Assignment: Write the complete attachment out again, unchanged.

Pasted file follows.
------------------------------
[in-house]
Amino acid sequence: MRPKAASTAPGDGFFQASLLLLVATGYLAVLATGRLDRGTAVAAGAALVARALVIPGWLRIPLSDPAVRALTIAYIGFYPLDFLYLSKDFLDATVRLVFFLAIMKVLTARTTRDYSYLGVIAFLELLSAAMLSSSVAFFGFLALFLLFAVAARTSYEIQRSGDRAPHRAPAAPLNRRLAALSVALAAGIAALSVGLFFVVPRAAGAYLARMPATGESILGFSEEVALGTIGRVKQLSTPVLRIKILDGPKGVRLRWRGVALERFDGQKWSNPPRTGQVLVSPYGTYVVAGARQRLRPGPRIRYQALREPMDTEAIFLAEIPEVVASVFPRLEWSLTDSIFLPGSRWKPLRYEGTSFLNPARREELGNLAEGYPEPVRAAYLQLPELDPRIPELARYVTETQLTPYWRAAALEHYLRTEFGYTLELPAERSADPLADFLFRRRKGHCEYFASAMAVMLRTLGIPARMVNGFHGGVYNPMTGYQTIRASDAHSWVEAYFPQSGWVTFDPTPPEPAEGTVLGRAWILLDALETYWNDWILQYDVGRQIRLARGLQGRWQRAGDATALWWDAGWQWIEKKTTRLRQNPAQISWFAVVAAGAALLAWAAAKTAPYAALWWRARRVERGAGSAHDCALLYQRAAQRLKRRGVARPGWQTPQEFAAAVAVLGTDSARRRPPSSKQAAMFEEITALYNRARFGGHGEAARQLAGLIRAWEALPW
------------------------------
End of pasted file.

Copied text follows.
[in-house]
Amino acid sequence: MRPKAASTAPGDGFFQASLLLLVATGYLAVLATGRLDRGTAVAAGAALVARALVIPGWLRIPLSDPAVRALTIAYIGFYPLDFLYLSKDFLDATVRLVFFLAIMKVLTARTTRDYSYLGVIAFLELLSAAMLSSSVAFFGFLALFLLFAVAARTSYEIQRSGDRAPHRAPAAPLNRRLAALSVALAAGIAALSVGLFFVVPRAAGAYLARMPATGESILGFSEEVALGTIGRVKQLSTPVLRIKILDGPKGVRLRWRGVALERFDGQKWSNPPRTGQVLVSPYGTYVVAGARQRLRPGPRIRYQALREPMDTEAIFLAEIPEVVASVFPRLEWSLTDSIFLPGSRWKPLRYEGTSFLNPARREELGNLAEGYPEPVRAAYLQLPELDPRIPELARYVTETQLTPYWRAAALEHYLRTEFGYTLELPAERSADPLADFLFRRRKGHCEYFASAMAVMLRTLGIPARMVNGFHGGVYNPMTGYQTIRASDAHSWVEAYFPQSGWVTFDPTPPEPAEGTVLGRAWILLDALETYWNDWILQYDVGRQIRLARGLQGRWQRAGDATALWWDAGWQWIEKKTTRLRQNPAQISWFAVVAAGAALLAWAAAKTAPYAALWWRARRVERGAGSAHDCALLYQRAAQRLKRRGVARPGWQTPQEFAAAVAVLGTDSARRRPPSSKQAAMFEEITALYNRARFGGHGEAARQLAGLIRAWEALPW